Why are you here?

From the Miami Herald:

Survey reveals motives of bloggers


Valentin Prieto made his foray into the blogsphere in 2003 as one of the first Cuban Americans to chronicle the experience of exile in a Web journal called Babalú Blog.

For the last three years, he’s been updating his tiny corner of the World Wide Web every two to three hours with news articles, personal stories, criticism, poetry, and photographs in a collage, he says, reflects the complexity of life in Cuba.

”But it’s not journalism,” says Prieto, 41, of Miami.

Many view the web journals, popularly known as blogs, as an antidote to the mainstream media, but according to a report released today by the Pew Internet & American Life Project, more than 76 percent of an estimated 12 million American bloggers say they post to express themselves and share their experiences with others.

While bloggers have made media history by breaking news and torpedoing some of the industries most respected practitioners, most notably Dan Rather, 64 percent of bloggers said they don’t see their work as a form of journalism.

However, about 56 percent said they ‘sometimes’ or ”often” engaged in journalistic activities like fact checking and linking to original source material.

The Pew Survey also revealed the astonishing diversity of bloggers, who are less likely to be white than the general Internet population.

Eleven percent are African American, 19 percent are English-speaking Hispanic and 10 percent identify as some other race, the survey results showed.

Fifty-percent are under the age of 30. And, 57 million adults, or 39 percent of U.S. Web users, read blogs, researchers said.

13 thoughts on “Why are you here?”

  1. As a “journalist” and as a “blogger,” I do think blogs are a form of journalism. I think I know why Val and others would not call it that, but it really bothers me when my journalistic brethern and others suggests blogs are not journalism. Usually, that kind of judgment is not based on the merits of what blogs are doing, but in their role as usurpers of what “traditional” journalists are doing.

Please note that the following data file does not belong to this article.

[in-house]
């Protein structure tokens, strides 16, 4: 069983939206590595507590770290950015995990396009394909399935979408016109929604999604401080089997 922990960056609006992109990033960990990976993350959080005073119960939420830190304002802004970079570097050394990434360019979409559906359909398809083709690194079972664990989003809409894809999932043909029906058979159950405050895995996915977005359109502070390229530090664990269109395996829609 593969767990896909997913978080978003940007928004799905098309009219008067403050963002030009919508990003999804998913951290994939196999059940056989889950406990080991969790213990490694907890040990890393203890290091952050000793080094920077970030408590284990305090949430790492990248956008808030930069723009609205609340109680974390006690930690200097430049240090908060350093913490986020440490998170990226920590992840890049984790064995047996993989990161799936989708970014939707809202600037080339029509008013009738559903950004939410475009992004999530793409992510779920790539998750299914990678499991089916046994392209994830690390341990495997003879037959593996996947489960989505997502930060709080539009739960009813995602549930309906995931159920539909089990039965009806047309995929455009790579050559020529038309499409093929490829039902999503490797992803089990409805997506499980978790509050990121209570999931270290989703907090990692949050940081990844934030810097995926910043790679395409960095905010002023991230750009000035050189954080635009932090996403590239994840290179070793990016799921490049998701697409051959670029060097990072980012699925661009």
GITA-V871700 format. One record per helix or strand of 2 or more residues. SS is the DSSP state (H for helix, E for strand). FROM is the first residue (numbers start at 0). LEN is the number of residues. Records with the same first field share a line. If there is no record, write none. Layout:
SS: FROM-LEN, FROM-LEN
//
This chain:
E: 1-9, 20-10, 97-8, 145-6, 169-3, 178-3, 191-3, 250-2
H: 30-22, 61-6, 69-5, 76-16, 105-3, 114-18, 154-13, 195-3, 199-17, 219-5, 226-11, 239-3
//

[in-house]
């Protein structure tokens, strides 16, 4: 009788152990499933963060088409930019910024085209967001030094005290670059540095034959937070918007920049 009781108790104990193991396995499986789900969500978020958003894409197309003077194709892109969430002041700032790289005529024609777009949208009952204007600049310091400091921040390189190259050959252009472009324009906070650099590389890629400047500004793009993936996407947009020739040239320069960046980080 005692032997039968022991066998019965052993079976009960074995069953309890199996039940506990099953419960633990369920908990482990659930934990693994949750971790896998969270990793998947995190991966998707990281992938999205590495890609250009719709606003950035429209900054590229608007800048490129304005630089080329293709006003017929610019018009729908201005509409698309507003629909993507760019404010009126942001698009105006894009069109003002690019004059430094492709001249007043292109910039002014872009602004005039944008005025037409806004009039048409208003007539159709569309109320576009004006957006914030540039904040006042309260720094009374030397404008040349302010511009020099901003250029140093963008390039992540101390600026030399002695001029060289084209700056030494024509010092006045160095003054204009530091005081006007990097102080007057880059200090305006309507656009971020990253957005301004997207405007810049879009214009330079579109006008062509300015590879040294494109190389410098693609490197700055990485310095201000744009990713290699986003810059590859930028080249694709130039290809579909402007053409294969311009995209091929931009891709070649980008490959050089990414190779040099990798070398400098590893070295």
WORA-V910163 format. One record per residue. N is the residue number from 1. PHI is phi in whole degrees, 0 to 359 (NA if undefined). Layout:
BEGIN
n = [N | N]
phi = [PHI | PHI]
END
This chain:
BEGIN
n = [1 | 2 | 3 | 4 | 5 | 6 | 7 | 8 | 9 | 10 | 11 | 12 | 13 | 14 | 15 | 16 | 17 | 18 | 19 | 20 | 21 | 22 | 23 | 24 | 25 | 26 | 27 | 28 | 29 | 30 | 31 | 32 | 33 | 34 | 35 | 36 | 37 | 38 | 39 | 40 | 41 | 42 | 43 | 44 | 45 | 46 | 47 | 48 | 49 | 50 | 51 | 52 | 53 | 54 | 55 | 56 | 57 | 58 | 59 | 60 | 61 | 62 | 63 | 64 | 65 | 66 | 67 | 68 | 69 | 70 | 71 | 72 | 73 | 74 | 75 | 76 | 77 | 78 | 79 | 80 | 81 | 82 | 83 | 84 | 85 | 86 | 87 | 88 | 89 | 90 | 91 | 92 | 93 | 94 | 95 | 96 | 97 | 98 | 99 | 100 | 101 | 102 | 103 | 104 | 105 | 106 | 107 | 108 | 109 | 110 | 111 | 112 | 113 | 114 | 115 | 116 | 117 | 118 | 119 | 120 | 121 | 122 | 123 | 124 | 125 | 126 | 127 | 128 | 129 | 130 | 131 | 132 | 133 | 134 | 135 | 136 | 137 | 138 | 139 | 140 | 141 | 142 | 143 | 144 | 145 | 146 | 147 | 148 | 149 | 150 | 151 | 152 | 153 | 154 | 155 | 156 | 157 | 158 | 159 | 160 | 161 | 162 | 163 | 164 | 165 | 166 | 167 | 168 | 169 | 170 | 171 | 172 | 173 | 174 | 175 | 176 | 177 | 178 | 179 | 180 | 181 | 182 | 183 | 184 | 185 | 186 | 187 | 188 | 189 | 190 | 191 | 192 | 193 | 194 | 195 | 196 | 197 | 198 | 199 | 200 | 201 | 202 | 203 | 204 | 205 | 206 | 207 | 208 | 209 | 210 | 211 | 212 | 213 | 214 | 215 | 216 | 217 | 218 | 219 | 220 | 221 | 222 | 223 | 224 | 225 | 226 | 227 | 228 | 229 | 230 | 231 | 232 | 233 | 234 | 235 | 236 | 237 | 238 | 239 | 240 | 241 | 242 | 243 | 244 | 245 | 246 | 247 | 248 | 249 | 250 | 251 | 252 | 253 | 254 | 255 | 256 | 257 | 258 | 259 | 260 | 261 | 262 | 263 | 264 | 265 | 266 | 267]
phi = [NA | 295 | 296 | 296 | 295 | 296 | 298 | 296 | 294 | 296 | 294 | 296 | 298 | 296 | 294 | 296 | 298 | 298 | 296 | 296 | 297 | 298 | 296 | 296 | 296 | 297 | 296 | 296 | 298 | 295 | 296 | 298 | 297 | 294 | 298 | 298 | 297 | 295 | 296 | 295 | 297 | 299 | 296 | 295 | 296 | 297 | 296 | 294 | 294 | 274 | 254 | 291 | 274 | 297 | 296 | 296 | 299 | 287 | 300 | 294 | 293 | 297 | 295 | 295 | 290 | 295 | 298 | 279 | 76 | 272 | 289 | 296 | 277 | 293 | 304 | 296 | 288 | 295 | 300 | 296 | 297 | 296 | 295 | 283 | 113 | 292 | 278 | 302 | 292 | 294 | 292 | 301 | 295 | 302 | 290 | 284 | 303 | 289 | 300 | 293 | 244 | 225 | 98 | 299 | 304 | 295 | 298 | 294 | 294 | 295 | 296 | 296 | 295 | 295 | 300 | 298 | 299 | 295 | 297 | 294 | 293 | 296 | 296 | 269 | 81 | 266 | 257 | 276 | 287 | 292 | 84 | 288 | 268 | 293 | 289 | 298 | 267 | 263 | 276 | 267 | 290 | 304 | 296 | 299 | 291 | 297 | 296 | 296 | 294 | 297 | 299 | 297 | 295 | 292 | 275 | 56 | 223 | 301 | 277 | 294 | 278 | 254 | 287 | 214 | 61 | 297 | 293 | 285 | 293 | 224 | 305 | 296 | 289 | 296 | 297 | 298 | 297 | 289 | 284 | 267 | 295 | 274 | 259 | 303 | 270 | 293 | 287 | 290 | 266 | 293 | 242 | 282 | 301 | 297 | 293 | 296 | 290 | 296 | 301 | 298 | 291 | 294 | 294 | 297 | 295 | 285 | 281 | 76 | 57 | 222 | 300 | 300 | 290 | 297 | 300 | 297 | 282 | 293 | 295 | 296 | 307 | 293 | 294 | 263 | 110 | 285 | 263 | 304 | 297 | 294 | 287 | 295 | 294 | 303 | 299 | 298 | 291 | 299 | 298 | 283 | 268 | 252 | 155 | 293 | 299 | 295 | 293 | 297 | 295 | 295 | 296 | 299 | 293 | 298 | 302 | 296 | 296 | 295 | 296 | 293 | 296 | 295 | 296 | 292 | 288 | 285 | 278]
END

True, not all blogs are “journalism,” but many blogs, like my own on most days, and Val’s, too, are journalism in that we attempt to recount events, happenings, etc. That we may come at it with a strong point of view does that make it any less journalistic. As for my own effort, I can’t help but bring the journalistic principles and practices I have honed over more than 17 years in the news business. I’m just doing it in a new medium, not unlike what print and radio reporters did after World War II on television, i.e. Edward R. Murrow.

    Finally, in defense of the MSM, which on most days I am proud to be a member of, it is interesting to note that large segments of the public still turn to traditional media for their news, whether it be in print, television or the Internet. I appreciate the job security.

  2. Marc,

    Once again, I think I have to beg to differ. A “journalist” should present the news free from editorializing and with no agenda. Thats the ONLY reason I stated what we do here isnt journalism. It is pretty obvious this blog is anti-castro and its agenda is the freedom of Cuba.